Compiled by Photonics Spectra staff
WEST LAFAYETTE, Ind. – In an effort to help machines see more like people do, two
new techniques for computer-vision technology – heat mapping and heat distribution
– have been developed to mimic how humans perceive 3-D shapes.
The techniques apply mathematical methods to enable machines to
perceive 3-D objects by mimicking how humans perceive 3-D shapes and instantly recognizing
objects no matter how they are twisted or bent. Building on the basic physics and
mathematical equations related to how heat diffuses over surfaces, researchers at
Purdue University tested their method on certain complex shapes, including the human
form and a centaur.
The “heat mean signature” of a human
hand model is used to perceive the six segments of the overall shape and to define
the fingertips. Courtesy of Karthik Ramani and Yi Fang, Purdue University.
Although humans can easily see shapes in three dimensions, it
proves more difficult for computers. To combat this problem, the scientists developed
a method that accurately simulates how heat flows on the object while also revealing
its structure and distinguishing unique points needed for segmentation by computing
the heat mean signature. Knowing the heat mean signature allows the computer to
determine the center of each segment, to assign a “weight” to specific
segments and to define the overall shape of the object.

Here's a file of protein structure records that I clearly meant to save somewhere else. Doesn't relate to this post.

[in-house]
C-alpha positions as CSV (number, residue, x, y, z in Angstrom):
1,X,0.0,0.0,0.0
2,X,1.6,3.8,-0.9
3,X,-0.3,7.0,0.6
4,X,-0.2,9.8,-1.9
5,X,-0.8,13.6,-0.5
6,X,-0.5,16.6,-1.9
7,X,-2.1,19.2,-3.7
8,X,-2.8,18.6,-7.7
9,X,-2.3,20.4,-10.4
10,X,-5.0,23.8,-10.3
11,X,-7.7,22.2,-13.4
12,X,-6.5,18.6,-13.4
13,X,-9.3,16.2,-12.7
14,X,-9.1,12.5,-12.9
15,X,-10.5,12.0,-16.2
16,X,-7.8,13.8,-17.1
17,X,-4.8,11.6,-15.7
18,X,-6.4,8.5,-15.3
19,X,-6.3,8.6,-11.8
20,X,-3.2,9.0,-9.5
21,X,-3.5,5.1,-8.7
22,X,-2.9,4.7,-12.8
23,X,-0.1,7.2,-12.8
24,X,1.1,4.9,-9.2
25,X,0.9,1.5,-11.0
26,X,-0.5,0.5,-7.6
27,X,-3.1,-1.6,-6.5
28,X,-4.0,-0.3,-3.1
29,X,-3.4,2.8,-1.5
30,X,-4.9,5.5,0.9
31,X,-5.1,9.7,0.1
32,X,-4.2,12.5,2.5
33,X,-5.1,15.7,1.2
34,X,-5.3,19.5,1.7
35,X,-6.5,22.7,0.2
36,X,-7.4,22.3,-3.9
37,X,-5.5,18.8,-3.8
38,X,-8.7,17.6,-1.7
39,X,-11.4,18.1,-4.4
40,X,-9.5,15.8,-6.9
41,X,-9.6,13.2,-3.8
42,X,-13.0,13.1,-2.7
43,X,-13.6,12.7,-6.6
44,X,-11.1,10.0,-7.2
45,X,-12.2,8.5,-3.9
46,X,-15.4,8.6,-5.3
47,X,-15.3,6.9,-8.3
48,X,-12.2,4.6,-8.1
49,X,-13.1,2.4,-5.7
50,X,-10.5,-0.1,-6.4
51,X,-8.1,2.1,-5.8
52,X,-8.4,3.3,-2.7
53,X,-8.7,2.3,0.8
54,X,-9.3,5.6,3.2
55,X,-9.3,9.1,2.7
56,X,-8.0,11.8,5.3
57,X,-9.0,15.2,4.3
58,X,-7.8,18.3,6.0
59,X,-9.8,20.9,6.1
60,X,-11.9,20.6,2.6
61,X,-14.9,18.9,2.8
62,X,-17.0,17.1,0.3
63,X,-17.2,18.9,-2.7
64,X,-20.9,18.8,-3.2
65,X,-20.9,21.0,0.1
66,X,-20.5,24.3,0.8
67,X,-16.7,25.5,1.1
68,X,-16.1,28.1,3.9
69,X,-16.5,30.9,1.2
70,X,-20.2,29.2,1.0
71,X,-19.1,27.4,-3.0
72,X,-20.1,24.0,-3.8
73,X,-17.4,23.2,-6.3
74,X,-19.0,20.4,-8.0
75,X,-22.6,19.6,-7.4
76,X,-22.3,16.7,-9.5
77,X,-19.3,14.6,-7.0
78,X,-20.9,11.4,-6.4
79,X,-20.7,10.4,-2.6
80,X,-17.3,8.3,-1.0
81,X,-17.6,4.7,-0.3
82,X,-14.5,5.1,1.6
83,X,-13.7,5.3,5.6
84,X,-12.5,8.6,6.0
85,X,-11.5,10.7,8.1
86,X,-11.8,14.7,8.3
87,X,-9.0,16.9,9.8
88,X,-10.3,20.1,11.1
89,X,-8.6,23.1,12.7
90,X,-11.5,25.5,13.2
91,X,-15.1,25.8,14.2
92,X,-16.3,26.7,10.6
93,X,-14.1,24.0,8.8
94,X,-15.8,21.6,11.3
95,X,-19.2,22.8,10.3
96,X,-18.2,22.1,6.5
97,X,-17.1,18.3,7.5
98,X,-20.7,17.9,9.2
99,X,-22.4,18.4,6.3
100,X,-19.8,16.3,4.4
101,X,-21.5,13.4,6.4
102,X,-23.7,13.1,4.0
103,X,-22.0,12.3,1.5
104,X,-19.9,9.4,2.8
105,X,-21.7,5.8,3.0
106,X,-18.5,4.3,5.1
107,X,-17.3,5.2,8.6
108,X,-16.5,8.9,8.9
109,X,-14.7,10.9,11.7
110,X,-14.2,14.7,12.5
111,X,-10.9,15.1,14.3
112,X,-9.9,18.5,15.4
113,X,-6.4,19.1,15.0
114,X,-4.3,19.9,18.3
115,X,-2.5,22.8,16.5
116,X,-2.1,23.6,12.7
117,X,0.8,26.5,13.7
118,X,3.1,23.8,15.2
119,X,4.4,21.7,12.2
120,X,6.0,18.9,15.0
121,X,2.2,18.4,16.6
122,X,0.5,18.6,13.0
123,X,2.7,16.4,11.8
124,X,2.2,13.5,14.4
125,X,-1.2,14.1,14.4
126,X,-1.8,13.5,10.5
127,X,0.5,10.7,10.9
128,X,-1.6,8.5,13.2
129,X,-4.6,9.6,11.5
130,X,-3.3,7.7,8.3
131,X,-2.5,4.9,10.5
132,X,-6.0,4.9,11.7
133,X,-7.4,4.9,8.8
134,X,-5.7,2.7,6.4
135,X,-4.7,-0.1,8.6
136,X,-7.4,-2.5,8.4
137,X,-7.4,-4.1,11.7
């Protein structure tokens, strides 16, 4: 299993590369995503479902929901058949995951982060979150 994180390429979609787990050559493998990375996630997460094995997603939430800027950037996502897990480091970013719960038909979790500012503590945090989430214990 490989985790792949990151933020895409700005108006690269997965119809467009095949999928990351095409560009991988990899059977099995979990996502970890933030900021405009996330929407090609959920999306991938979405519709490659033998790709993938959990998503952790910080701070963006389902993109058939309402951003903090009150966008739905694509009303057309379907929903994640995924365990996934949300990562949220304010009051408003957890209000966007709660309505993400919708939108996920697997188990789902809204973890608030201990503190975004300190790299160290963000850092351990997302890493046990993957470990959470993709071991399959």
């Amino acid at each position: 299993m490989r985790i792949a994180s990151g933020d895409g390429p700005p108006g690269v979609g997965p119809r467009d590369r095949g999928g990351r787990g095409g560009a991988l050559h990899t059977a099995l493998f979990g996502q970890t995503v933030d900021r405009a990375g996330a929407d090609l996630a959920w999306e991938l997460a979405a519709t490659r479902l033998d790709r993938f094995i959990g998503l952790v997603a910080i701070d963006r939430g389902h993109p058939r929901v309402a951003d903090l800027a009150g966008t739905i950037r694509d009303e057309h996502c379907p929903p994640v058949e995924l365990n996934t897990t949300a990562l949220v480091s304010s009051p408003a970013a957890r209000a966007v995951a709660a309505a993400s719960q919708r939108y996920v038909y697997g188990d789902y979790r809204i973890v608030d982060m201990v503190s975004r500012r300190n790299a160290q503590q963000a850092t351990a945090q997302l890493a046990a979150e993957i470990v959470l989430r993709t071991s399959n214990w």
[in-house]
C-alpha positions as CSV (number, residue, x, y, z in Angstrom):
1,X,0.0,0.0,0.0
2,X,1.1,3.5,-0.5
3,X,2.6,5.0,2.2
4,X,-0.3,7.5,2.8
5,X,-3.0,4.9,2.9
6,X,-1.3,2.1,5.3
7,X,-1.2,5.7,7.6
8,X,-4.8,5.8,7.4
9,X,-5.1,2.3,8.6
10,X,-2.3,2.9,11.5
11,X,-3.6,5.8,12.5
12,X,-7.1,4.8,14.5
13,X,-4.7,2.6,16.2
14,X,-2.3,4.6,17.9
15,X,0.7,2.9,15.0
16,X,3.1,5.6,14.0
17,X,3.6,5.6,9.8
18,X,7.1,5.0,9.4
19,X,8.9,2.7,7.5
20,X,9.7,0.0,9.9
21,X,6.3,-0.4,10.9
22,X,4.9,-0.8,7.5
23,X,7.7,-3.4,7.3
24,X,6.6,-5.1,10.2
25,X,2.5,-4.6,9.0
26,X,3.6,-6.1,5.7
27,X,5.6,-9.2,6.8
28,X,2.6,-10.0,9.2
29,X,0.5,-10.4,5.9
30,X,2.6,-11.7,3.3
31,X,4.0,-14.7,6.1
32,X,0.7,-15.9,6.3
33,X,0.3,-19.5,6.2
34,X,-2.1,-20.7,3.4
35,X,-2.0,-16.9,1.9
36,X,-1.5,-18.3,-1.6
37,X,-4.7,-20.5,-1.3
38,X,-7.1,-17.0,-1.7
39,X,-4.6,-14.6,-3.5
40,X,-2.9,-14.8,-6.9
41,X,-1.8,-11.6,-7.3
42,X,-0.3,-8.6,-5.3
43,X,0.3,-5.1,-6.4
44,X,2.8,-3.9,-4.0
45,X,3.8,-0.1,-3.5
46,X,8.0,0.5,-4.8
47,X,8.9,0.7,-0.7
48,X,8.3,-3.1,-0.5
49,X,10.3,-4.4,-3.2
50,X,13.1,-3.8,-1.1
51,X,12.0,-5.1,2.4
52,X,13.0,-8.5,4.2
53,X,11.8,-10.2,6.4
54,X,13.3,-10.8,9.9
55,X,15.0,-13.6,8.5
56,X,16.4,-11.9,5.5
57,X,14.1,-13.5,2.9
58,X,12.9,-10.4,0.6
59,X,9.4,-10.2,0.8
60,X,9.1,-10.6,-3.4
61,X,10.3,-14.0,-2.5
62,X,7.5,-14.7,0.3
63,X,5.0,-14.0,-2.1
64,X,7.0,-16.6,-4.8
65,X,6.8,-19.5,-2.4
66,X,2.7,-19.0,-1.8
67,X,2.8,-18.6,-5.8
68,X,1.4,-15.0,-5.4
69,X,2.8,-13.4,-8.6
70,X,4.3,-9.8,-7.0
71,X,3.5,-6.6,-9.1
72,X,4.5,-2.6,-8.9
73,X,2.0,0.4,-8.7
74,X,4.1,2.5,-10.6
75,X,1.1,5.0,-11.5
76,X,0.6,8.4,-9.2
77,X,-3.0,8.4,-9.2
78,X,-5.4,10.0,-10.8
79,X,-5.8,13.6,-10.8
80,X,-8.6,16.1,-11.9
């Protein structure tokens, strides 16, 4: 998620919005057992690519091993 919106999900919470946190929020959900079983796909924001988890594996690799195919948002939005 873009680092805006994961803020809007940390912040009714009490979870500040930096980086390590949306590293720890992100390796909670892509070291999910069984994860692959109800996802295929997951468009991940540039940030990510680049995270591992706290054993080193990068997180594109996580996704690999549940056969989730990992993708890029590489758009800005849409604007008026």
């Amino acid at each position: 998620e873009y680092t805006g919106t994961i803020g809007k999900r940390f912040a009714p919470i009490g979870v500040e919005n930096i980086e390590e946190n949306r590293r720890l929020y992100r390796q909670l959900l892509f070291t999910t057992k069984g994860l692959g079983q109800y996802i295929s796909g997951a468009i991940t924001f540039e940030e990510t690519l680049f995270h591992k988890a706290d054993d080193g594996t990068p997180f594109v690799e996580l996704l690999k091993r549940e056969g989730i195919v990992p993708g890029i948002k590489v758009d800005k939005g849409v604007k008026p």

The heat mapping allowed the computer to recognize the objects
and to ignore “noise” introduced by imperfect laser scanning and other
A new machine-vision technique was tested on complex shapes including the human form and a centaur.
The techniques offer many potential applications, including robot
vision and navigation; 3-D medical imaging; military drones; a 3-D search engine
to find mechanical parts such as automotive components in a database; multimedia
gaming; creating and manipulating animated characters in film production; helping
3-D cameras to understand human gestures for interactive games; contributing to
progress of areas in science and engineering related to pattern recognition; machine
learning; and computer vision.
Their findings were detailed in two papers presented June 21-23
at the IEEE Computer Vision and Pattern Recognition conference in Colorado Springs,